The project consists of ceramic works and two oil paintings, forming an artistic expression against each other. The layout of the entire exhibition and the selection of these two artworks emphasize the complex intertwining of human figures, nature, and society. Through artistic expression across various media, they convey to people different dimensions and perspectives on the human body and nature. Highlighting the female role at home, it reflects on how, like landscapes, domestic spaces are socially constructed as feminine domains, perpetuating traditional gender roles by portraying women primarily as caretakers and nurturers. The ceramic, titled "The Girl who Devours the Sun," and the two paintings, titled "Entwined Room," are dominated by natural green tones, depicting a scene. The background of the oil painting echoes the facial painting of the figures in the ceramic work, enhancing the visual and thematic connection between the works.

The Girl Who Devour the Sun

Ceramic, 30 cm x 16 cm x 70 cm The sculpture takes the shape of a twisted body figure and female face, forming a fantastical landscape. Its myriad openings and cavities invite exploration, hinting at the inner world, and suggesting themes of introspection, emotion, and the human condition. The drawings on these ceramics derive primarily from my print works, especially etchings that capture fine details. Showcasing these intricate touches on ceramics is fascinating to me. The drawings depict women's bodies and their inner conflicts, with many faces representing different aspects of myself—fear, confusion, curiosity. These expressions and emotions combine to form a complete person. The central face is depicted swallowing the sun, which serves as my source of inspiration. The sun symbolizes not only a natural element but also something hidden, reflecting a theme of introspection and the idea of consuming everything around it. This combination of detailed drawings and thematic symbolism enhances the storytelling aspect of the ceramics.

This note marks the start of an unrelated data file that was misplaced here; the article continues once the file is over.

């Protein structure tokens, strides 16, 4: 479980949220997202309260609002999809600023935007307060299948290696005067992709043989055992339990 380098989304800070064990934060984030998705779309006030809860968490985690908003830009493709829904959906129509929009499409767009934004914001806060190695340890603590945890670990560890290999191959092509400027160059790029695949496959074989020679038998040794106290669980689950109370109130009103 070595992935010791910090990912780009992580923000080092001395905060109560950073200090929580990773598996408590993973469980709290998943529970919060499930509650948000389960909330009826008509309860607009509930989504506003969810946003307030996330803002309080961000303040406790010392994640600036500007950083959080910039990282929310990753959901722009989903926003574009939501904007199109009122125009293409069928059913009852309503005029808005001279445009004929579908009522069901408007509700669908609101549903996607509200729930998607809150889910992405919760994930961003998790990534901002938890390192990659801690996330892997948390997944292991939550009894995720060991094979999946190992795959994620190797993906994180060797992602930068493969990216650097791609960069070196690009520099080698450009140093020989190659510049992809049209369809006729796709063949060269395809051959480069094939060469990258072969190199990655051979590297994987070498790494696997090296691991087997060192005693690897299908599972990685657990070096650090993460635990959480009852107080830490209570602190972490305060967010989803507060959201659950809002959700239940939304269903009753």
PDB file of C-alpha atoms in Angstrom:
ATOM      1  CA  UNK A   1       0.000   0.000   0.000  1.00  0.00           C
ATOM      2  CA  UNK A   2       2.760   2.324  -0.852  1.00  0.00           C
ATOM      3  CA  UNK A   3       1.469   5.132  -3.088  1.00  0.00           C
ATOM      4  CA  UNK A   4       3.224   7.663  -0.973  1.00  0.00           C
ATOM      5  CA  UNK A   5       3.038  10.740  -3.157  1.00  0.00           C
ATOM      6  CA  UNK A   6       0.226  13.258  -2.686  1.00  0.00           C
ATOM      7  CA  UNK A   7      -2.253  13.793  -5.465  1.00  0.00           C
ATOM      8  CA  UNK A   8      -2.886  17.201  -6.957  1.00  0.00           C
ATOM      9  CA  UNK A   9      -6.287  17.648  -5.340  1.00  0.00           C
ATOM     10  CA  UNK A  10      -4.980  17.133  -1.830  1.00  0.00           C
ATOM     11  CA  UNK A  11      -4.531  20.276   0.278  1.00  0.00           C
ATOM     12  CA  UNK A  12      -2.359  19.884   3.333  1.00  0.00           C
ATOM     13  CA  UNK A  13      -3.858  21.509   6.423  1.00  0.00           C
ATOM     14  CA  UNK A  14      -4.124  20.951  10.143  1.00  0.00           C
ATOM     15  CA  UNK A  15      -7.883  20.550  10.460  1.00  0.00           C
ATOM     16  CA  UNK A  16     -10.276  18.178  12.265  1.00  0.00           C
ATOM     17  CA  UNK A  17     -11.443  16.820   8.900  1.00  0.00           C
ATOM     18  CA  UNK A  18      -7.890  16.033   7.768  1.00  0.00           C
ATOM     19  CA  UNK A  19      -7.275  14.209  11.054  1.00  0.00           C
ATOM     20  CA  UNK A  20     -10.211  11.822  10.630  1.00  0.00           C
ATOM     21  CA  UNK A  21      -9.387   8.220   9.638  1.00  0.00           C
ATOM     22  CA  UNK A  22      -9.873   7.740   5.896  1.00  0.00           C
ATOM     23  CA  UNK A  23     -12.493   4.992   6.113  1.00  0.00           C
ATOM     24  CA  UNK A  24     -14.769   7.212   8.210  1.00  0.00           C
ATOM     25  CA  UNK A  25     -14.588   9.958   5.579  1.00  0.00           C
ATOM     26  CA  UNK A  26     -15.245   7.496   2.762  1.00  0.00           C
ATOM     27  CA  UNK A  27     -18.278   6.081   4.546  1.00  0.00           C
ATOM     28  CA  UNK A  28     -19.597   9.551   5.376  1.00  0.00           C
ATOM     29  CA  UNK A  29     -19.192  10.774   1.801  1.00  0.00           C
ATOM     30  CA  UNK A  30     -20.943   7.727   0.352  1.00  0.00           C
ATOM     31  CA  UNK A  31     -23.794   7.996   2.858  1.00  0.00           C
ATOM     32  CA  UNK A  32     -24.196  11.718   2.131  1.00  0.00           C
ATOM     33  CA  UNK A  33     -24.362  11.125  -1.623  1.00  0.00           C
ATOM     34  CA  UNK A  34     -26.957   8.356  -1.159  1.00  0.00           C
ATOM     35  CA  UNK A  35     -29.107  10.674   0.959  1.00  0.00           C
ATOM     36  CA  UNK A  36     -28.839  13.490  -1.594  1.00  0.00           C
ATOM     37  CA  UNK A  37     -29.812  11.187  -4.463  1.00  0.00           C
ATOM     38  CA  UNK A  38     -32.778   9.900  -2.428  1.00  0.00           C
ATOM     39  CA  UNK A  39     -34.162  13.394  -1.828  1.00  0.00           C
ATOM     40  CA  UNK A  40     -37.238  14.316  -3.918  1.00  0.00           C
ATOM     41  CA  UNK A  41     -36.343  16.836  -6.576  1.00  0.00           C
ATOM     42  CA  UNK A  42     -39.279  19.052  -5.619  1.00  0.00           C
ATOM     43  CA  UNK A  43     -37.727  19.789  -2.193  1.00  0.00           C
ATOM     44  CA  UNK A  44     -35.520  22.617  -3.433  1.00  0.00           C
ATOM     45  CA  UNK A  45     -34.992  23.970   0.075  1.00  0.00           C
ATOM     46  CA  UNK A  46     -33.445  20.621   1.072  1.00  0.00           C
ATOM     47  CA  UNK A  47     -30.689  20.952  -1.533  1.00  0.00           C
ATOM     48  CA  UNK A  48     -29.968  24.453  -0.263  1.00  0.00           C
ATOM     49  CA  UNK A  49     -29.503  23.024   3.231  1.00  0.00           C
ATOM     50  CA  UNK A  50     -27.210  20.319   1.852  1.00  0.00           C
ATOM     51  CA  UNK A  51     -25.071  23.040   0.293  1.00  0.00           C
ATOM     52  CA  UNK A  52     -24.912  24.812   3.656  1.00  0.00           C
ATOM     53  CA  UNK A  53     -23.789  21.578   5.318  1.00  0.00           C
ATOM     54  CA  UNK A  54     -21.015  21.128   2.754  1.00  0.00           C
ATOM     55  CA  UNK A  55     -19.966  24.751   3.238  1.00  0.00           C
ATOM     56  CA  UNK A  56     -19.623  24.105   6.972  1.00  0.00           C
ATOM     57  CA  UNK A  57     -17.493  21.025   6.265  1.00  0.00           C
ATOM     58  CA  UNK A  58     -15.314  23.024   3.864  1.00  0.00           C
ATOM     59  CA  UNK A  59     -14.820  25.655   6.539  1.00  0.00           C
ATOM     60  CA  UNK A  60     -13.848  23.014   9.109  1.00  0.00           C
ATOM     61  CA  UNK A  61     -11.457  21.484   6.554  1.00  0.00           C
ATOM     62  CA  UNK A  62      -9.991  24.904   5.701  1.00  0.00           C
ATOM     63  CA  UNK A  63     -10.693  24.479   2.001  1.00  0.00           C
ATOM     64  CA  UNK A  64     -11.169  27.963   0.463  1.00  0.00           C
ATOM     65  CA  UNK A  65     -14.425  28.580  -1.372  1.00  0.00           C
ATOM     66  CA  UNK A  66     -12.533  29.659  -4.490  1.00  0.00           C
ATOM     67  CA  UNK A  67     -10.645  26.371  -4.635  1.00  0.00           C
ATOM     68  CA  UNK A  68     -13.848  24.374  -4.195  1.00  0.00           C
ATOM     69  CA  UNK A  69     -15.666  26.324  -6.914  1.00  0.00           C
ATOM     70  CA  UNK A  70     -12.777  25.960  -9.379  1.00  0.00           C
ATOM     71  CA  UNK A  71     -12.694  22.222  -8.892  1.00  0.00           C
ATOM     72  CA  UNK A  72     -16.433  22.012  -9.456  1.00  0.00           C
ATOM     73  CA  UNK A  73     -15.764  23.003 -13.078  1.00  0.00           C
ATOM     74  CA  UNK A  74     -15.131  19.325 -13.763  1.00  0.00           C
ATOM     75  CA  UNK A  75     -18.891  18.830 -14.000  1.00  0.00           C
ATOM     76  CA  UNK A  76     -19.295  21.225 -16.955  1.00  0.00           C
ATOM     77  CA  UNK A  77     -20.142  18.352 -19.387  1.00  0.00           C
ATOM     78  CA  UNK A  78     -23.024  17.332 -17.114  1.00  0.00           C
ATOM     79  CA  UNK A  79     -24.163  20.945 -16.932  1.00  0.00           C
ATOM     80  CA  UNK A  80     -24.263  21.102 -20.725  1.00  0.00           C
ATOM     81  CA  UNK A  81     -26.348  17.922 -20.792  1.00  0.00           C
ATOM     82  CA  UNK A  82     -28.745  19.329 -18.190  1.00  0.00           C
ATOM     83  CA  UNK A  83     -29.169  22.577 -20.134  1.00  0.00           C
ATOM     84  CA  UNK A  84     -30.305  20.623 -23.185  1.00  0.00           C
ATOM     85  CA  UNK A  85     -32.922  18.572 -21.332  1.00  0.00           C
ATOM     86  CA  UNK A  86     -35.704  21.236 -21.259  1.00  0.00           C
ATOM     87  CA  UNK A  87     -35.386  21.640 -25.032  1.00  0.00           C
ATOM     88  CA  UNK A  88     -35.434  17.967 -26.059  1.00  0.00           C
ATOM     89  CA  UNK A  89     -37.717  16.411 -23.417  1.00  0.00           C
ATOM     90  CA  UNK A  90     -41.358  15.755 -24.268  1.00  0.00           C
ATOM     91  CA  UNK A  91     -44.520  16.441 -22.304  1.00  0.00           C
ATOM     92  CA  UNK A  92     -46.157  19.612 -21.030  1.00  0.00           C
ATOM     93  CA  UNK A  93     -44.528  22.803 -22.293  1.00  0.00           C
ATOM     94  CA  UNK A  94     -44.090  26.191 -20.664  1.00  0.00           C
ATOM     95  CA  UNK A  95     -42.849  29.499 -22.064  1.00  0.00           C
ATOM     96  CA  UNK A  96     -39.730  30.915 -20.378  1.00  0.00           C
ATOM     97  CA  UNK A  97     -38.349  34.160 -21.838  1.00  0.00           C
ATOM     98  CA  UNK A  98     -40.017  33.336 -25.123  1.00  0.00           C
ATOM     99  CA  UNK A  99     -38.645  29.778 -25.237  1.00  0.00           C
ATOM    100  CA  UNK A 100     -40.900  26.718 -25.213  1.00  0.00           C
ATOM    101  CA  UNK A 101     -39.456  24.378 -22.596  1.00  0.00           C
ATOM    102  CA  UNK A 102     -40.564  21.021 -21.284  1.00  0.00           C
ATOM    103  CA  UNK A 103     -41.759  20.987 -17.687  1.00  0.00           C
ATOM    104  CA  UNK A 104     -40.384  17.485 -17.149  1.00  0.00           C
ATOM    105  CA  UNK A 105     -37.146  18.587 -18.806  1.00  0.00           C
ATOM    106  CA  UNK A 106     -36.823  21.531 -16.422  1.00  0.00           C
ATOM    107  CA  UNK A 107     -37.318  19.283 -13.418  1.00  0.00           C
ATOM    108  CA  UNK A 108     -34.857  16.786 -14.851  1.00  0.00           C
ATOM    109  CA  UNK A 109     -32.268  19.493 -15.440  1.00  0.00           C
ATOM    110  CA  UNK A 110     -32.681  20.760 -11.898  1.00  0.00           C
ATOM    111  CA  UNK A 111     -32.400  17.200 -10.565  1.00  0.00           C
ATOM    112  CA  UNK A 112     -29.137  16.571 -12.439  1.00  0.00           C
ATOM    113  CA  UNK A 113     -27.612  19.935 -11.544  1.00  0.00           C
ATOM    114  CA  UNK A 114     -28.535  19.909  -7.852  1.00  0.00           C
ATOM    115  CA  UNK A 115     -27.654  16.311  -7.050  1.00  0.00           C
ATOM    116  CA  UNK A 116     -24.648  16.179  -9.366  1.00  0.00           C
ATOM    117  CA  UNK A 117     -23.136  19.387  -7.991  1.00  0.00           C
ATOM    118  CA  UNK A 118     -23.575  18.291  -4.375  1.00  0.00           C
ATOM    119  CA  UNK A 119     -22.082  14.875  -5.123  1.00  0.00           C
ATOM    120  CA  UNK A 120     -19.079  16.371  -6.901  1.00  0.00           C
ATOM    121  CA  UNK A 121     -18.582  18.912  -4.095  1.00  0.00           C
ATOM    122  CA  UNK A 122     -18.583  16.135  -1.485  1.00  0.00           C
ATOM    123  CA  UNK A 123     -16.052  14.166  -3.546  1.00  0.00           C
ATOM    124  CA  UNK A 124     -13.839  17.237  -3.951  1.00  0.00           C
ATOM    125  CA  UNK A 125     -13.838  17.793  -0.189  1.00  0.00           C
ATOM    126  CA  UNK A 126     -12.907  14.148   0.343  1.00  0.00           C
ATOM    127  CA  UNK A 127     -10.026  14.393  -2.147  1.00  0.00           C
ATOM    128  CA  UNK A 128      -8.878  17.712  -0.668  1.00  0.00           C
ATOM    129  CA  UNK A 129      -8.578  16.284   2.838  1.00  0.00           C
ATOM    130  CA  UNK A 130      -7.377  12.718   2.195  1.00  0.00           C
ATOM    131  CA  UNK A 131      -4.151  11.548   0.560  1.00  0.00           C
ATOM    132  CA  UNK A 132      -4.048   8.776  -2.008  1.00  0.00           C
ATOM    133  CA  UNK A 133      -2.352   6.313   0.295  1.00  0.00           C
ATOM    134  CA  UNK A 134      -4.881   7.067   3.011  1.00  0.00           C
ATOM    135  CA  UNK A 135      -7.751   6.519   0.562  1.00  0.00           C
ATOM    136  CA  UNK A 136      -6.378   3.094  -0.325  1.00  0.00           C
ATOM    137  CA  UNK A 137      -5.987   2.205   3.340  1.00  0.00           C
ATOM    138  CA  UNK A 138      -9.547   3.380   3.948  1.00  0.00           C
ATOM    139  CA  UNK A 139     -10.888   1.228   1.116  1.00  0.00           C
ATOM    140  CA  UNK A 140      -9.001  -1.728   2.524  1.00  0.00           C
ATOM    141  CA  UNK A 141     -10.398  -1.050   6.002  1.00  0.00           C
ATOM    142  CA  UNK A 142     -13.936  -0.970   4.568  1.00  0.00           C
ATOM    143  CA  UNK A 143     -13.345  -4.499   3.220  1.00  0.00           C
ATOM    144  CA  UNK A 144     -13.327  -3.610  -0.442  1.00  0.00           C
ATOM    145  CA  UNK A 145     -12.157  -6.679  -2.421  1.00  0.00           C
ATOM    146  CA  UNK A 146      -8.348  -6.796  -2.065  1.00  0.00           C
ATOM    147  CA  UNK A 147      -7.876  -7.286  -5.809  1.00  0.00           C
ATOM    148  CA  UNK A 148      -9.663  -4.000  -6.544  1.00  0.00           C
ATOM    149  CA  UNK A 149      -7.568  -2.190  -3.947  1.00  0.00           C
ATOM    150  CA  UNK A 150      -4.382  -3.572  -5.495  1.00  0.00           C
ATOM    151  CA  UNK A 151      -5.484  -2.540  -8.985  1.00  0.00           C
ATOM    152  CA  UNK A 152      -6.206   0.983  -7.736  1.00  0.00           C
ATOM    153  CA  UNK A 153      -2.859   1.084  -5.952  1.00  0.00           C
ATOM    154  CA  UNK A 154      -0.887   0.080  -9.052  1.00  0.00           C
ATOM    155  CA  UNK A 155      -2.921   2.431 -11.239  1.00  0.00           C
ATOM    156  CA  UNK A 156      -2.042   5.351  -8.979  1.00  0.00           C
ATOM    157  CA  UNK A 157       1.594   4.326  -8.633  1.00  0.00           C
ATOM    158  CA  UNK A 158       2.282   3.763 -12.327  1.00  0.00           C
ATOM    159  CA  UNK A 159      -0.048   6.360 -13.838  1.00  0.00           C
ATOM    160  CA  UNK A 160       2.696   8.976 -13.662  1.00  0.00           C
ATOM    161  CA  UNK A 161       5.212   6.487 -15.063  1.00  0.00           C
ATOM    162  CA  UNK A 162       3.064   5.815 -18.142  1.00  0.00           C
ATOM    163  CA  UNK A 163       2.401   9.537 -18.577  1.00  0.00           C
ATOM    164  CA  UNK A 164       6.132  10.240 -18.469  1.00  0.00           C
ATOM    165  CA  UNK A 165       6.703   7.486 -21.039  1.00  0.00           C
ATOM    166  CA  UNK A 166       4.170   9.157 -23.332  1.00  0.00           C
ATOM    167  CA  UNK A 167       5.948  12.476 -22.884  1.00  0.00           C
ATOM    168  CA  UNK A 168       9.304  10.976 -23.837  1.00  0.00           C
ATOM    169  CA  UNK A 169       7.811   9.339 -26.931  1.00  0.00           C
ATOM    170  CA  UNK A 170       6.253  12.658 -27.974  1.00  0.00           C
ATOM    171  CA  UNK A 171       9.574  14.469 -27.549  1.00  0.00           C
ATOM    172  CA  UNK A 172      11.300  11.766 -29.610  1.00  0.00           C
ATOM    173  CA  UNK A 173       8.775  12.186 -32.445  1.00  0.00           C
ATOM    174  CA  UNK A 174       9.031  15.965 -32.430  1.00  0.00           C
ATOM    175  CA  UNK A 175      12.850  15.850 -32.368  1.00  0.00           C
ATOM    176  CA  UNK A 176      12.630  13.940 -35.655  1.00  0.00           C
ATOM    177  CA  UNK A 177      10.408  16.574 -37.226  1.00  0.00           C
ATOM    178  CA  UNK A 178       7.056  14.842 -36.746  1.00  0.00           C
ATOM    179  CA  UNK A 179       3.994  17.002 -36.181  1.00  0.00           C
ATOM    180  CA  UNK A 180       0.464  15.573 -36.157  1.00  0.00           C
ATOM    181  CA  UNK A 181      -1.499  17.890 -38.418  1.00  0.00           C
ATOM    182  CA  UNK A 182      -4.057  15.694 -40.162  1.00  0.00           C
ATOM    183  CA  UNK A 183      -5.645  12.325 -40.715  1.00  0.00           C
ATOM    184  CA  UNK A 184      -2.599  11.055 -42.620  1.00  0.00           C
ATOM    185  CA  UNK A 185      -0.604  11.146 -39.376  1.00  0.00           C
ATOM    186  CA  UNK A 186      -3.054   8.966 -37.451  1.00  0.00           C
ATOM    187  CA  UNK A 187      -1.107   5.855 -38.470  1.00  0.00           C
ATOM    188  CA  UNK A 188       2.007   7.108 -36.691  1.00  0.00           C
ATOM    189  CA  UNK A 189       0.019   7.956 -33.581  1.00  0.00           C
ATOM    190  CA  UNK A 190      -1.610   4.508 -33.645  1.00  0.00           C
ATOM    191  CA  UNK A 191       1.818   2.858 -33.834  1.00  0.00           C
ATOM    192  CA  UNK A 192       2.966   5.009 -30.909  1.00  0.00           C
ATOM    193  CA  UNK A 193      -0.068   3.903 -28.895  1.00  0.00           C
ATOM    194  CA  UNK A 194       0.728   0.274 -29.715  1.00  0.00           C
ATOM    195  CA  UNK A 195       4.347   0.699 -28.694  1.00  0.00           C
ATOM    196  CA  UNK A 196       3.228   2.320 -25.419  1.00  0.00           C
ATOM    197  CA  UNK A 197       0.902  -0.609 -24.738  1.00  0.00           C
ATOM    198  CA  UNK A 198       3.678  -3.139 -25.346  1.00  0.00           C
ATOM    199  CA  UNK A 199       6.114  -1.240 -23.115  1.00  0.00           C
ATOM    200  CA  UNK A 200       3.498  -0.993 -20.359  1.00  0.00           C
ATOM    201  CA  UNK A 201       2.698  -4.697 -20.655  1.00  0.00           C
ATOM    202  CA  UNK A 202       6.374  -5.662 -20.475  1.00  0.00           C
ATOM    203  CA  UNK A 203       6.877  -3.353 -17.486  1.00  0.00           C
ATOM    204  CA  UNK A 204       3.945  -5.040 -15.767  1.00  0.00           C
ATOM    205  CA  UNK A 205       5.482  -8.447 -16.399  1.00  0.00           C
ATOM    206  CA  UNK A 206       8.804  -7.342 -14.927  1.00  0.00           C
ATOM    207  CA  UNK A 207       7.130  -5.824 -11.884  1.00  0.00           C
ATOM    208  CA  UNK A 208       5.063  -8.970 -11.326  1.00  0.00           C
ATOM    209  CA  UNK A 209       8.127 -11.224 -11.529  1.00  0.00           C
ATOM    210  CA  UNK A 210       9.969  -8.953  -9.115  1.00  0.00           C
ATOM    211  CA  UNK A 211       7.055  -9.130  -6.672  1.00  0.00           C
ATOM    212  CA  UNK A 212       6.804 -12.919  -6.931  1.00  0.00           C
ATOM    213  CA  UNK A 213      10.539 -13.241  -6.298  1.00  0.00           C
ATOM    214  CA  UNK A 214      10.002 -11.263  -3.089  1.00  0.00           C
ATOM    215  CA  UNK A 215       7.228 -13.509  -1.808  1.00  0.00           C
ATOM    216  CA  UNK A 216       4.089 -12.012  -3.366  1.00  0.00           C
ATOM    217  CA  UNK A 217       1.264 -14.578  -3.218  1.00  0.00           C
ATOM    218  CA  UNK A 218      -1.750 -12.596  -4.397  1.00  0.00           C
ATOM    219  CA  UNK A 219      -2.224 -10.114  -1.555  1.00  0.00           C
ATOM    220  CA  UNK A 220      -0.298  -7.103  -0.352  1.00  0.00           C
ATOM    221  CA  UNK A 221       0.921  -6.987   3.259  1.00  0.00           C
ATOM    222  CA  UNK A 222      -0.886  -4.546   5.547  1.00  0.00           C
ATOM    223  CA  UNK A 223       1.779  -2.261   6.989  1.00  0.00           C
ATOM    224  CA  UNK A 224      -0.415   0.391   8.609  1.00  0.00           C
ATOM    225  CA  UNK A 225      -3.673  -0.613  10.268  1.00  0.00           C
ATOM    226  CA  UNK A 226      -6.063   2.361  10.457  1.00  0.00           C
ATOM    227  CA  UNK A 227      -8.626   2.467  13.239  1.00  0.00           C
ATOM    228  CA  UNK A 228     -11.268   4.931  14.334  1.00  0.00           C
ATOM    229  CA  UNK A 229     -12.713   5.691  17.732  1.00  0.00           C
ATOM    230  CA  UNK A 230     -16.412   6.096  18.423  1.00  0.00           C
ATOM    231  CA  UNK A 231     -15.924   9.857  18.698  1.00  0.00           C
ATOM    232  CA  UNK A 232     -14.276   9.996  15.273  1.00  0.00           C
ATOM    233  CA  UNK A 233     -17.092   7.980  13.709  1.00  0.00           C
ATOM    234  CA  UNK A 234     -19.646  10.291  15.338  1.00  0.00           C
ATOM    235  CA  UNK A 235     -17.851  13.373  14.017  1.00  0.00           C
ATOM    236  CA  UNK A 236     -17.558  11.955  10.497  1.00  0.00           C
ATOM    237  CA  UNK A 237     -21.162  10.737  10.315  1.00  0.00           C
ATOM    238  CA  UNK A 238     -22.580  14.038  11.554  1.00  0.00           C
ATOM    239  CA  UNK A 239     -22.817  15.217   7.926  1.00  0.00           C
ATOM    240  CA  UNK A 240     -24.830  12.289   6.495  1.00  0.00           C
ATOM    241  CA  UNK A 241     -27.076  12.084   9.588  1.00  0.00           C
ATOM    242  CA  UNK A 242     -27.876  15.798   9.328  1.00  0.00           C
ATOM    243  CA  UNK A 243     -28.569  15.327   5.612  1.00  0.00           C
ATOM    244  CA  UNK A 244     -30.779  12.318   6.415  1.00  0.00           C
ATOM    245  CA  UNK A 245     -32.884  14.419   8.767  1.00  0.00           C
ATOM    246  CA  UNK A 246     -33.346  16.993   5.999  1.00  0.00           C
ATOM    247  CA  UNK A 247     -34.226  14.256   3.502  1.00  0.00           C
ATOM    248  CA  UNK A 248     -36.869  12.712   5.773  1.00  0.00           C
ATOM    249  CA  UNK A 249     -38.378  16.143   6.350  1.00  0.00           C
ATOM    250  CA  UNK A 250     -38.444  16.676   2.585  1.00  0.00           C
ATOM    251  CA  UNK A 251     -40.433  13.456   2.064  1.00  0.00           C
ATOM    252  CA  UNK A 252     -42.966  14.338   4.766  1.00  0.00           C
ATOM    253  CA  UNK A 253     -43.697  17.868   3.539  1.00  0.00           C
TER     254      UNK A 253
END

Entwined Summer

Oil on Canvas, 170 cm x 280 cm The twisted face and environment symbolize unsettling encounters in women's daily lives, reflecting feelings of both familiarity and strangeness and prompting reflections on the hidden depths and complexities of ordinary life. One of the two paintings is inverted, but they are connected to depict a continuous mountain range, symbolizing the connection between the inner self and nature. The inverted face is black, yet it simultaneously forms the mouth of another face. In the painting on the right, I outlined the shape of a face, while the left body faces the large face on the right, creating a sense of interaction. I used a lot of green, inspired by natural colors from my landscape photos, featuring continuous mountains and stones through water surfaces.

The Girl Who Devour the Sun

Back Side of the Sculpture

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